Introduction: The Key Keeper
Do you ever set your keys down on the desk, to turn around and see them walking off with the small person, aka little brother. As the oldest of eight it happens to me all the time. So I made my self this key keeper, its my take on the classic hook that you hang your keys on.
Thank you! Caleb Stephens
Step 1: Materials and Tools
I used two air fittings a quick coupler and the plug that goes in to it. You can get those at any hardware store or Amazon.com.
For the wood I used a scrap of black walnut I had cut for some knife scales. You can use what ever wood you prefer though. If you feel really bold try some iron wood. ;)
This is optional but I used a 12 gauge Winchester shot gun shell to make a cap to cover the screw I used to mount it. If your not the gun type you could always use a dowel rod, or nothing at all!
A drill with a 3/4 inch spade bit and 1/2 inch drill bit.
Sand paper various grits
And you do not need this but I used a belt grinder and buffing wheel to finish some of the brass and metal pieces.
Step 2: Wood
I cut my block 4 1/2" by 3" you can make it as small or as big as you want though, if you want multiple key keepers on one board then cut your self a longer one. After your board is cut just sand away get that thing so smooth that it feels like something really smooth! Remember to go with the grain of the wood as well that's always important to getting it smooth.
Step 3: The Key Chain
Now you need to make the piece that will hold your keys to the holder. I ground the threads off the fitting because I wanted to if your not picky like that then just skip this part and drill that thing!
If you do want to grind them off just start sanding with your belt sander till its all smooth. A very good suggestion that was put in the comets is to place the fitting in a drill and use a file or sand paper to crate a lathe affect. If you do not have a belt sander this would be the best way to do this step.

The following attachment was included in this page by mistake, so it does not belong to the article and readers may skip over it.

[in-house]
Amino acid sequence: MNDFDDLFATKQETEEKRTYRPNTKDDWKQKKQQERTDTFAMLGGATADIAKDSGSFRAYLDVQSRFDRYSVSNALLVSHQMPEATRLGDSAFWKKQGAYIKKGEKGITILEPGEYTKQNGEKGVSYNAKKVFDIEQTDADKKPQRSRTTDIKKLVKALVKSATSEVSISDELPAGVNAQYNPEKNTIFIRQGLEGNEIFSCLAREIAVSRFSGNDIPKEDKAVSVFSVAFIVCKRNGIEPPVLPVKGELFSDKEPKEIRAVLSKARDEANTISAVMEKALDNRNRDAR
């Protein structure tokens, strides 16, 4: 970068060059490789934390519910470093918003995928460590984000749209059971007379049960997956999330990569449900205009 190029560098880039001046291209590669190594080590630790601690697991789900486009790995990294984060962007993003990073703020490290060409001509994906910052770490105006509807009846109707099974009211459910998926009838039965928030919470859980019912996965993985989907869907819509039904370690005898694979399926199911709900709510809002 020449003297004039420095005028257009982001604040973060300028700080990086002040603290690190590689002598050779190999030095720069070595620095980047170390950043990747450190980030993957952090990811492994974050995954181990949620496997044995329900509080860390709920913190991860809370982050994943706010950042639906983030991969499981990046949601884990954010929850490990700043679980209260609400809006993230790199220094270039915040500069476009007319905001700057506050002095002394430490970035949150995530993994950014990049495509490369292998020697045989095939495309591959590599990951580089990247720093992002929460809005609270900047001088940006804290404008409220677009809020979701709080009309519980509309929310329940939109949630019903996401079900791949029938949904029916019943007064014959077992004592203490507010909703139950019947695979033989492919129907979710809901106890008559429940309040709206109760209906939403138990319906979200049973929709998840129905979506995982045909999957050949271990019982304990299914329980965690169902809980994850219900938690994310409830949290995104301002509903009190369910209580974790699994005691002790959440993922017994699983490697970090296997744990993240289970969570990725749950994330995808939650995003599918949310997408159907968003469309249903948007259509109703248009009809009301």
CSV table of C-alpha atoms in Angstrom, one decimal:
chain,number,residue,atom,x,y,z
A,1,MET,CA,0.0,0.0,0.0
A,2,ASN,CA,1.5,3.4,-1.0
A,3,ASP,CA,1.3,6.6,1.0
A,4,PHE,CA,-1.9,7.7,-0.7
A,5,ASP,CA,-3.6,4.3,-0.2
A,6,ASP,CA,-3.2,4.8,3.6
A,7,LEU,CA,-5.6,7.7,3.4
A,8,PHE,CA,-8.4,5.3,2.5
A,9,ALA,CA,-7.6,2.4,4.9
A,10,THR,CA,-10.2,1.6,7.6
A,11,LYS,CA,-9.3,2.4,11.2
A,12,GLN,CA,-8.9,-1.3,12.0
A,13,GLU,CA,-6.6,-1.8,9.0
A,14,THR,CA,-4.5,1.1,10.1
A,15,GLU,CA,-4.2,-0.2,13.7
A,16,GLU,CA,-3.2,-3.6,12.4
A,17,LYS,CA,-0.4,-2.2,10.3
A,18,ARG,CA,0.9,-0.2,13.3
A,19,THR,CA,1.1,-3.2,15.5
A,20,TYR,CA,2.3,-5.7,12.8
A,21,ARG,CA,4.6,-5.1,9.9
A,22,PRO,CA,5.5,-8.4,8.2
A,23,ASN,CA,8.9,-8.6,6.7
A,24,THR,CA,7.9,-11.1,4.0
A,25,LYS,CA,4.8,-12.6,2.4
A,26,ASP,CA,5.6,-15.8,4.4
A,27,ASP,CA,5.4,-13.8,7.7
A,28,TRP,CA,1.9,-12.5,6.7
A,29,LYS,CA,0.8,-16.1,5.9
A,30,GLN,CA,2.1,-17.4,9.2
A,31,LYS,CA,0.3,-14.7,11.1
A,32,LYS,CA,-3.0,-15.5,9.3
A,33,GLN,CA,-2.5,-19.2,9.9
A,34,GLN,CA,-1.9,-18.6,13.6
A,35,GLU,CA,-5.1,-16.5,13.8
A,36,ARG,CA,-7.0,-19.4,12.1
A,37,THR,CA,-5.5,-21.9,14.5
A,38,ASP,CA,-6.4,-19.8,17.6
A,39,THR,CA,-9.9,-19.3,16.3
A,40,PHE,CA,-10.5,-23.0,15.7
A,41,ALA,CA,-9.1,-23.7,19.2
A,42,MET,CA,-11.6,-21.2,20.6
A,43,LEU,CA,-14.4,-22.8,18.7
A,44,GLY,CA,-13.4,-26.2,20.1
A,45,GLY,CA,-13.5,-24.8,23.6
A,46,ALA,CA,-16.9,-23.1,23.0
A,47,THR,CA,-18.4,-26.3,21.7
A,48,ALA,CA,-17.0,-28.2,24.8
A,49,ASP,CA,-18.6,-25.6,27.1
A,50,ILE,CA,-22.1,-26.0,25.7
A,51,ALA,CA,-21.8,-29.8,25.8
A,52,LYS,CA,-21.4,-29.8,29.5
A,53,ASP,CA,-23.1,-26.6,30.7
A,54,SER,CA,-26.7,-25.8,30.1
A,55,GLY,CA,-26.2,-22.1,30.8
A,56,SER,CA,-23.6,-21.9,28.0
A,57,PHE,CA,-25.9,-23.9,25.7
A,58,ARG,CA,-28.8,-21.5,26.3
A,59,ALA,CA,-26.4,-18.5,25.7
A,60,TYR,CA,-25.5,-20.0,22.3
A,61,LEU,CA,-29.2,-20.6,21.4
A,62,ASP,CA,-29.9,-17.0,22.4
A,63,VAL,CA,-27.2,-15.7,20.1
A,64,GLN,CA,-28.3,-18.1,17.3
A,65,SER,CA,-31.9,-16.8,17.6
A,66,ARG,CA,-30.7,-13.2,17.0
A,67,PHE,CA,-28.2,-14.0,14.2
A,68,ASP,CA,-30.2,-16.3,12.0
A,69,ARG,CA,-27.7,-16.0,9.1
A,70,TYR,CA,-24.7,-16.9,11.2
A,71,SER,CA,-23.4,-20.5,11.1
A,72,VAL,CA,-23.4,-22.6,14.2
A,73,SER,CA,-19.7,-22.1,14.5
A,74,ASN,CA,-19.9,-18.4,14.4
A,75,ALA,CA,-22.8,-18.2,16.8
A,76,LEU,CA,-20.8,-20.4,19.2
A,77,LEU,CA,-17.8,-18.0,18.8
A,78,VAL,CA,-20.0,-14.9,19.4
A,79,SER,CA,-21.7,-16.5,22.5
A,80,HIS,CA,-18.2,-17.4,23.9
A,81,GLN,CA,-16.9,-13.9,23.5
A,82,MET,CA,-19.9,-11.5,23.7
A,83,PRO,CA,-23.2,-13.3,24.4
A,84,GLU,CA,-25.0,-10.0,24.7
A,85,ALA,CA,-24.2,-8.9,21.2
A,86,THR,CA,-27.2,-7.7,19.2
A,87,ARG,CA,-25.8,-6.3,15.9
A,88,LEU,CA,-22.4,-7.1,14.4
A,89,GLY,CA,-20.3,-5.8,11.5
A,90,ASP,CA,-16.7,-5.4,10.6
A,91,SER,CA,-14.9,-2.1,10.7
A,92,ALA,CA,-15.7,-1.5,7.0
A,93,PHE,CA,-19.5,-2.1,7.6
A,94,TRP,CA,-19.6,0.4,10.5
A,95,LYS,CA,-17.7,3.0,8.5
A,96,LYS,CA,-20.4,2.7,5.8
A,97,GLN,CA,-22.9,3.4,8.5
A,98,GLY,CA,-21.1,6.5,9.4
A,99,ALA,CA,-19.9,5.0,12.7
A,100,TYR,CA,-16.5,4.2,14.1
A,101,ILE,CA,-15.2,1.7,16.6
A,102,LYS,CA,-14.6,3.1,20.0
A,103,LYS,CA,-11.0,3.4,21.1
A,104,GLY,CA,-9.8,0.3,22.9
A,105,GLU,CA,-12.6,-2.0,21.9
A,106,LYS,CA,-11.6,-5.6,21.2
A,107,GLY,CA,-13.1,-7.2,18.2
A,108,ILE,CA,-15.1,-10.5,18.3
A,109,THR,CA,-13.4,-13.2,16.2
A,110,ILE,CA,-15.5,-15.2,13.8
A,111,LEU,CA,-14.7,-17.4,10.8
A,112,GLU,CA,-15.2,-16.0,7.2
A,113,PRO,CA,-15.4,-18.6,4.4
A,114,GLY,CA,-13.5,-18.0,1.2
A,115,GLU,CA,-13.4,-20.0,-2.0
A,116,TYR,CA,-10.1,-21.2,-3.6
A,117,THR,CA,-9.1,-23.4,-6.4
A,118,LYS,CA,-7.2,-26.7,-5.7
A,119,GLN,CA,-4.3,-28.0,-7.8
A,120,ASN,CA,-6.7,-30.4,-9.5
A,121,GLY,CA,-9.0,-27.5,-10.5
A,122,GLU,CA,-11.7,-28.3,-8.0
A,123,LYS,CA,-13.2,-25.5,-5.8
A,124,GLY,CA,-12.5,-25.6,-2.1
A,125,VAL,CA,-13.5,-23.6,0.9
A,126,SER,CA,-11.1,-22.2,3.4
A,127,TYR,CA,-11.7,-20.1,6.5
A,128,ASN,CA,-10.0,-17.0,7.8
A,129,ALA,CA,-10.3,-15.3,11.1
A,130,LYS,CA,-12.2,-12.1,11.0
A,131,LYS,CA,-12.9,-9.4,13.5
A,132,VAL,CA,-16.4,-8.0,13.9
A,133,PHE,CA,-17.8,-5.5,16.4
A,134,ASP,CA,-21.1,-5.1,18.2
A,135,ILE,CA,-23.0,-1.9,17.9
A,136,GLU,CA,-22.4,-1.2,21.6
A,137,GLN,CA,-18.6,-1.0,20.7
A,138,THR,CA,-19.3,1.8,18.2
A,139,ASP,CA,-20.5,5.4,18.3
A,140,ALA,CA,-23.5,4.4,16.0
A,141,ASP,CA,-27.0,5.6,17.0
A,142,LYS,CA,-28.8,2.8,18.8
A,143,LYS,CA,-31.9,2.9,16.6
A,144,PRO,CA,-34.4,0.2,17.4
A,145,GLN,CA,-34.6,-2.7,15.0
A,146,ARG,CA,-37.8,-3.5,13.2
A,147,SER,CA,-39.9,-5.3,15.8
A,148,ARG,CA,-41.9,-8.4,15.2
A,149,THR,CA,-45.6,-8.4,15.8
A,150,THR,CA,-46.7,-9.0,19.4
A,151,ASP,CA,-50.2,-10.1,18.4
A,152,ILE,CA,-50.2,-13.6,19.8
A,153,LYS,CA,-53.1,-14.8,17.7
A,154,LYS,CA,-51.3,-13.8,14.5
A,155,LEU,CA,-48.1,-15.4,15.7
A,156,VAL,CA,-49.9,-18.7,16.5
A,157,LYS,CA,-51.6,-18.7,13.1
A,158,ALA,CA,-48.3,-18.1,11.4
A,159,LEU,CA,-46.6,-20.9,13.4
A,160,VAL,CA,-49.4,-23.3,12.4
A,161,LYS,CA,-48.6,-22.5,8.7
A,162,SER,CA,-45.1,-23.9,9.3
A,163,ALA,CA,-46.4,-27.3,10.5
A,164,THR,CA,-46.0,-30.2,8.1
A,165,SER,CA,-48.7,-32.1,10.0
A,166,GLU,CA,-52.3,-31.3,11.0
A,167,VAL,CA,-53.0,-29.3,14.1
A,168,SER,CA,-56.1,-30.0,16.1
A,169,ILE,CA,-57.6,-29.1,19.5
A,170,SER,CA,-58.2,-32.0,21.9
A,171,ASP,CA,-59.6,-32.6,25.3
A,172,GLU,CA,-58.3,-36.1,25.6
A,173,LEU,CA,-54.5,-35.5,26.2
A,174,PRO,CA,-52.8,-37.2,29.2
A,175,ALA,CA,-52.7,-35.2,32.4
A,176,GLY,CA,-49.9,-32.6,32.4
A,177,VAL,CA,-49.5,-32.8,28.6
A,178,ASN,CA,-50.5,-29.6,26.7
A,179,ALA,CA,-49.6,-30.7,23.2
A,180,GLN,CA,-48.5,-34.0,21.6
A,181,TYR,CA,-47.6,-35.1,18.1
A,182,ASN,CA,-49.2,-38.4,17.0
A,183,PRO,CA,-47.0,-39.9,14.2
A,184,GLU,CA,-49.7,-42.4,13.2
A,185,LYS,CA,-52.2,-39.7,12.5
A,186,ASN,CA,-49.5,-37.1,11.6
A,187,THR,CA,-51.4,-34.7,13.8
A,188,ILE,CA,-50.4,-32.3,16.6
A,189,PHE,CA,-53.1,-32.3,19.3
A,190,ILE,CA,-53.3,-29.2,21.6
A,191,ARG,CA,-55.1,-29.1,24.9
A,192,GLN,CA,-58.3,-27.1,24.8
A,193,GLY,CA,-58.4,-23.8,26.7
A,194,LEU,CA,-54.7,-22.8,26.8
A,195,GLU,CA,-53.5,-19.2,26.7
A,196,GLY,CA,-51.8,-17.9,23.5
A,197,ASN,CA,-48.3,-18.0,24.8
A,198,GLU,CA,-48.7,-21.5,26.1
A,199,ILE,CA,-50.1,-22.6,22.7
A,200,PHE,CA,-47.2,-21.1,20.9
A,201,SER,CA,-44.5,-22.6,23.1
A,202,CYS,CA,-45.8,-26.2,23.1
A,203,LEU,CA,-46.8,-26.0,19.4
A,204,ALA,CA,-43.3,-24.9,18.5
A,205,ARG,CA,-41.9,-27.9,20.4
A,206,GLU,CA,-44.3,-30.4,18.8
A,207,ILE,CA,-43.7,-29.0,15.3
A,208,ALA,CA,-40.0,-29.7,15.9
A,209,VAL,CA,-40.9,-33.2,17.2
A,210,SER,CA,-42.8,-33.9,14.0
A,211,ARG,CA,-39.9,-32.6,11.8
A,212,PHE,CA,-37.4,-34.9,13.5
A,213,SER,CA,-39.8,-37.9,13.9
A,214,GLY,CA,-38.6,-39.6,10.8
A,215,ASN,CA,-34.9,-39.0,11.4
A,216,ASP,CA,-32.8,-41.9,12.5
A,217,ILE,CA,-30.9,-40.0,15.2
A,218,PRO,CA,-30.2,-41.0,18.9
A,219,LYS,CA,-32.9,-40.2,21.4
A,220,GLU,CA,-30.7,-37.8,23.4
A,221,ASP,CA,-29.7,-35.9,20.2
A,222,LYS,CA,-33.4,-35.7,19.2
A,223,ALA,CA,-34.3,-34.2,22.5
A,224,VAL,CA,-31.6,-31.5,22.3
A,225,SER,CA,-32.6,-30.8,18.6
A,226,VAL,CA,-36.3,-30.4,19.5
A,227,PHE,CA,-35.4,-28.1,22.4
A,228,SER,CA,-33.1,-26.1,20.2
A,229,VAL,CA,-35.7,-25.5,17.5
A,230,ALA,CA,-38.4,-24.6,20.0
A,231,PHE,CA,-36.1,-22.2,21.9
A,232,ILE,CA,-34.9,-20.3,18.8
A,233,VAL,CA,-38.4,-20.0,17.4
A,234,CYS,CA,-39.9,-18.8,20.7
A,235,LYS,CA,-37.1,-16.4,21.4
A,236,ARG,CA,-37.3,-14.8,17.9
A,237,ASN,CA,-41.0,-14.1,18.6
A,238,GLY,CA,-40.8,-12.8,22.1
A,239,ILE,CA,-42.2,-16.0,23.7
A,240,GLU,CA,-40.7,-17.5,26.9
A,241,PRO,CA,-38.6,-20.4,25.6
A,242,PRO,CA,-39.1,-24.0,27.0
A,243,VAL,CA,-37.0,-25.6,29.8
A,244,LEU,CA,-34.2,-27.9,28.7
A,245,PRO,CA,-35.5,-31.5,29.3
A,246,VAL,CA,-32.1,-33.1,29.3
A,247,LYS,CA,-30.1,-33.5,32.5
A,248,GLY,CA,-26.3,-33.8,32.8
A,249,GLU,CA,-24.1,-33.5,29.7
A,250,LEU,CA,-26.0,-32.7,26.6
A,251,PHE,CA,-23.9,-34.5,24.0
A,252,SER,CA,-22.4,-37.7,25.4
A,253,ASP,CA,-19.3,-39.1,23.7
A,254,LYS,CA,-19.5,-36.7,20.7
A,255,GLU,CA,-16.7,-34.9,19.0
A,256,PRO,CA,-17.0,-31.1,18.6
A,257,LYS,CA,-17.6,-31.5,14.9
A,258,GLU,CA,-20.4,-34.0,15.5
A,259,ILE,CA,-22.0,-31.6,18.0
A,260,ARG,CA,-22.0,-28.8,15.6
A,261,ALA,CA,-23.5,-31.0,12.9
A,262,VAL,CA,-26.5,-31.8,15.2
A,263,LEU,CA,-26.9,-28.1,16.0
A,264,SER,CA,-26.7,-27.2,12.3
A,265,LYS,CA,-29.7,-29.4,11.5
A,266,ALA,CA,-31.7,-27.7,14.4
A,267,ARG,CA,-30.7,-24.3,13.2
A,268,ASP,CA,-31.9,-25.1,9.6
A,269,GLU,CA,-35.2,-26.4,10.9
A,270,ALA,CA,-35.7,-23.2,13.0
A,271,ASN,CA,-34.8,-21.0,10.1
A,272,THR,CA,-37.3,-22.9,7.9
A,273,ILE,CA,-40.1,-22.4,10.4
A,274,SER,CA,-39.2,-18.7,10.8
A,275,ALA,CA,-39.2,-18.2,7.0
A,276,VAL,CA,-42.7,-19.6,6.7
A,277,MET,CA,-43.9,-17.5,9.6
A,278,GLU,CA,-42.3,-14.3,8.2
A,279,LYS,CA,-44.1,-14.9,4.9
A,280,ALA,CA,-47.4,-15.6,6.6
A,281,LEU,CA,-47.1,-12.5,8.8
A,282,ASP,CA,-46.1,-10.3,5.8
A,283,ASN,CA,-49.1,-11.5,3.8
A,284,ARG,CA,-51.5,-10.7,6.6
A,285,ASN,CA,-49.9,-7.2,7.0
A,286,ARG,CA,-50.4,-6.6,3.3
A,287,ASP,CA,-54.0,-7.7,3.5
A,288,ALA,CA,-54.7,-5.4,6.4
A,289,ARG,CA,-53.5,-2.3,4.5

Drill your hole about 1/4'' in from the end of the fitting, that way you can get it on the key ring. Once your holes drilled clean it up with some 220 grit and buff it all shiny. If you don't have a buffing wheel i'm sorry I charge $20 per a fitting if you want me to do it for you.
Step 4: The Coupler
Now you need to mount the coupler to your block of wood. I used a 1/2 inch drill bit and drilled a hole about 1/2" into the block, then threaded my coupler into the block make sure its flush and tight. Be careful not to mar up your smooth sanding job.
Step 5: Spice It Up a Little
I used a 12 gauge shot gun shell if you want to do something else by all means do it! Note to everyone make sure you use a EMPTY SHELL! Do not try to cut open a loaded shot gun shell that's just stupid.
You need to take your shell and cut all the plastic off and sand about 1/4" off of the metal that way it fits in the wood well.
Then take a 3/4 inch spade bit and drilled a hole about 3/8 inch deep into the wood. Now I can put in my screw and then cover it up with the shot gun shell.
Then place your piece into the hole if it does not fit you might have to take a rotary tool and sand out the hole a little not to much though. Once its in your ready for the instal!
Step 6: Instal!
Find a stud please! don't just put a screw any wear its a bad Idea. I found two studs when I was at it.
Then put your screw in I used a 2 1/2" torx head screw with a small washer on the end. Once its on tight and level place your 12 gauge cover over it. And BOOM!!! You have your self a child proof key keeper that looks pretty good as well.
Step 7: Final Thoughts
Over all I'm happy with how this came out. I think I would have made mine longer and put three couplers on so I could keep a few different sets of keys on it. Other then that I'm happy with it.
As always thank you for taking a look! I hope you like what you see and I would love to see your take on it. If you have any questions ask away.
Thank you! Caleb Stephens
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